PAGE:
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WE GO THERE

We Go There. By Waxon

A Safe Space for You and Your Vagina

Why does it hurt when I have sex?

March 18, 2020

Why Does It Hurt When I Have Sex? The Causes of Painful Sex 

Today, we’re kicking things off with the cold hard truth: The vast majority of women have experienced pain during sex. While we wish this wasn’t the case, studies have shown that roughly 75% of women will experience painful sex (also known by its medical term, dyspareunia) at some point in their lives. For some, the pain is rare (maybe it only happened once), but for others it is persistent. No matter where you fall on that spectrum, it’s important to speak to your doctor about it.  

One of the great tragedies about dyspareunia is that it is severely underreported. That is why many women who experience pain during sex are often unaware that it is a real medical condition. Instead, we are left thinking there is something wrong with our bodies. But at WE GO THERE, we’re seeking to normalize painful sex for women so that you never blame yourselves again. We want to make known that not only is dyspareunia EXTREMELY common, it’s also treatable! Keep reading to educate yourself about the most common causes, symptoms, and treatments for dyspareunia so you that you can (fingers crossed) say goodbye to painful sex for good. Pain-free sex is in your future, we promise! ;)  

Remember: Sex isn’t supposed to hurt 

First thing’s first, sex isn’t supposed to hurt. Sex is about pleasure and enjoyment, so if you’re experiencing the complete opposite of that, it’s time to seek medical help. These are the types of pain to be on the lookout for:  

  • Pain during thrusting 
  • Throbbing pain that lasts hours after sex 
  • Pain during entry  
  • Aching or burning pain 

Potential Causes: What is your body trying to tell you? 

Now that you know the symptoms of dyspareunia, let’s consider the potential causes. The culprit typically relates to where the pain is felt. 

If you feel pain upon entry: 

  • Vaginal dryness: This occurs when estrogen levels are low (estrogen is responsible for lubricating the lining of the vagina). Estrogen levels often drop after childbirth, during breastfeeding, or after menopause. Lack of foreplay can also cause dryness, as can certain medications like antidepressants, sedatives, and birth control pills.  
  • Infection: Infections in your genital area or urinary tract, ranging from thrush to STIs, can make sex painful.  
  • Irritation: Spermicides, latex condoms, and even soap can cause genital irritation or allergic reactions in some women.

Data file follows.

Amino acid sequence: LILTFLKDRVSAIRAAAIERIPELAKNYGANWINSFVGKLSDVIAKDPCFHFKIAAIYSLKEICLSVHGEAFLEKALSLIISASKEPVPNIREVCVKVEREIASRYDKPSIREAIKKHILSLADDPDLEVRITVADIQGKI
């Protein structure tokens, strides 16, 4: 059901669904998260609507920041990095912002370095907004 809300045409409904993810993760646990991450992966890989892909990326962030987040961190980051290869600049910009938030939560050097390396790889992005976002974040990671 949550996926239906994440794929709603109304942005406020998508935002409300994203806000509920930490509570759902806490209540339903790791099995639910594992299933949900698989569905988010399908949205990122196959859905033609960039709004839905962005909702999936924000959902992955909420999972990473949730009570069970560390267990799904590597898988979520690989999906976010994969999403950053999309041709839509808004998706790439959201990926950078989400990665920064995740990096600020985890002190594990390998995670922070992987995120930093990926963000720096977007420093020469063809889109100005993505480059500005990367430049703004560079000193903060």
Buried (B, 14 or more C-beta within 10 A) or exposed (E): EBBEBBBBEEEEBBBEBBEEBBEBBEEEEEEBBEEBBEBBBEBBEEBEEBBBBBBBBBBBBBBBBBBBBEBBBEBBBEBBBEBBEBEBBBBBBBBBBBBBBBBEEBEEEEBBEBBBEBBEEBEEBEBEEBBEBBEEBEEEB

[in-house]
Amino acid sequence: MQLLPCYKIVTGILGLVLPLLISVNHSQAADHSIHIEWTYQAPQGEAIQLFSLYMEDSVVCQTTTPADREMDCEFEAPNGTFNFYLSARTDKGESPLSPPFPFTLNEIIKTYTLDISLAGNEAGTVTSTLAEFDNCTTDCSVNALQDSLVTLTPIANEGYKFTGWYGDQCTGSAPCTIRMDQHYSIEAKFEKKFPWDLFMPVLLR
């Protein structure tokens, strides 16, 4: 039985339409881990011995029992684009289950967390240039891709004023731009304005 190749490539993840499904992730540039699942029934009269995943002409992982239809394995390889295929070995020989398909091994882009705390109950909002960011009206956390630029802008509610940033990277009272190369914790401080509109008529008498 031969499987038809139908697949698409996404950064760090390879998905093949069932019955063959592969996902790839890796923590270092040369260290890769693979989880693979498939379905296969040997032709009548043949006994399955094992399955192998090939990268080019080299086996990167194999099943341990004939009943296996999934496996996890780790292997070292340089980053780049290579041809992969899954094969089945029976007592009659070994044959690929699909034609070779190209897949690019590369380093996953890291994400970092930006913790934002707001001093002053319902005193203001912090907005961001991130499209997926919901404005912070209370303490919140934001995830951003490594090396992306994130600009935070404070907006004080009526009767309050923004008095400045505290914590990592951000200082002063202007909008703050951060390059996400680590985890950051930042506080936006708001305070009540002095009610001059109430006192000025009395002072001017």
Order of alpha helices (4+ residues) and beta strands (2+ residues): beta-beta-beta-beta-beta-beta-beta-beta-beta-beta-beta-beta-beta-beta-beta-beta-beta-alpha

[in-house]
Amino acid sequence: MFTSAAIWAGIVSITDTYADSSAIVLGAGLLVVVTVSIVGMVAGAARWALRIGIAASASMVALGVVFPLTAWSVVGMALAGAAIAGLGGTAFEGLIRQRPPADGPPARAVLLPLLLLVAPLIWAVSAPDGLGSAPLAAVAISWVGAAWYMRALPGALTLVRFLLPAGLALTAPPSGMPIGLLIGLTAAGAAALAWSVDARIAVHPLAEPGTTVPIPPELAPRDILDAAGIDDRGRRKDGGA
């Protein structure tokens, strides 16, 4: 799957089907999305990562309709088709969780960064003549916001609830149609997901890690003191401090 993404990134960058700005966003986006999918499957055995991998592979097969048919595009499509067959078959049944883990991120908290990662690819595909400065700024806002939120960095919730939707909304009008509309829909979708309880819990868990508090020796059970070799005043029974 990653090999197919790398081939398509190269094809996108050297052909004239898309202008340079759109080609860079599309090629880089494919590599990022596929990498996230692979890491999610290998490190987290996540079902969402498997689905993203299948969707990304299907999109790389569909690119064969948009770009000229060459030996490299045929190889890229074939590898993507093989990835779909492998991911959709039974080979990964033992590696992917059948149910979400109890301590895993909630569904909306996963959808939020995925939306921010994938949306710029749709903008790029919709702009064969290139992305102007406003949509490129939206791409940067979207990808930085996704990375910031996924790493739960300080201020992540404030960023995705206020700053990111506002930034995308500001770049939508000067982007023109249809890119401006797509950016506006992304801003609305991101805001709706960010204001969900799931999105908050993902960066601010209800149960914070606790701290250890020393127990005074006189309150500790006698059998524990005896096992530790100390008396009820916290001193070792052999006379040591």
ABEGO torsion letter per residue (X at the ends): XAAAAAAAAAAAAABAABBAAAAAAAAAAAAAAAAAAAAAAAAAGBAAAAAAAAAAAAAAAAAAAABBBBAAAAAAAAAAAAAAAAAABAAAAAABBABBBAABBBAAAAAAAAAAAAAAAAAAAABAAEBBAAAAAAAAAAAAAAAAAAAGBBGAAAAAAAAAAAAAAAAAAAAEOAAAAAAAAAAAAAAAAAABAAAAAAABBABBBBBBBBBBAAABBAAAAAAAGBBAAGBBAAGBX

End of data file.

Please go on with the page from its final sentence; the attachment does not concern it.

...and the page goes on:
• Vaginismus: Vaginismus is a condition involving involuntary spasms, where the muscles in or around the vagina shut tightly, making penetration painful. 

If you feel pain in the pelvis during deep penetration: 

  • Illnesses or conditions: The most common causes in this situation are endometriosis, pelvic inflammatory disease, uterine fibroids, irritable bowel syndrome, ovarian cysts, cystitis, and hemorrhoids. 
  • Surgeries or medical treatments: Pelvic surgeries such as hysterectomies and medical  treatments for cancer like radiation and chemotherapy, can lead to discomfort during sex.  

The emotional causes 

If none of the above really applies to you, then it’s possible the pain you’re experiencing is caused by psychological factors. After all, the mind and body are one, which is why feeling stressed can result in a physical response like the tightening of your pelvic floor muscles. Psychological issues such as depression, anxiety, lack of self-esteem, or relationship issues can also contribute to painful sex.  

PS: Lube is your friend 

Now that we’ve gotten the scary stuff out of the way, it’s time to break down your treatment options. The reality is that dryness is the most common cause of painful sex, which is why for most women personal lubricant is the answer. (Seriously, if you haven’t tried lube, check out South’s probiotic sex H20 - it’s about to change your life). For all those issues that lube can’t solve, your doctor will likely recommend one of the following courses of action:  

  • Changing any medications you’re on that are known to lower estrogen levels 
  • Prescribing topical estrogen that can be applied to the vulva 
  • Advising against the use of personal care products that cause irritation  
  • Testing for thrush or STIs and treating you for any infection you may have 
  • Referring you to a counselor or sex therapist so you can further discuss any underlying psychological issues 

As you can see, pain during sex is real, ladies, and it is not to be taken lightly! Mild soreness happens, but severe pain shouldn’t. If you currently experience any of the above symptoms, we urge you to consult with your doctor. Because let’s be honest, life is way too short for painful sex.  


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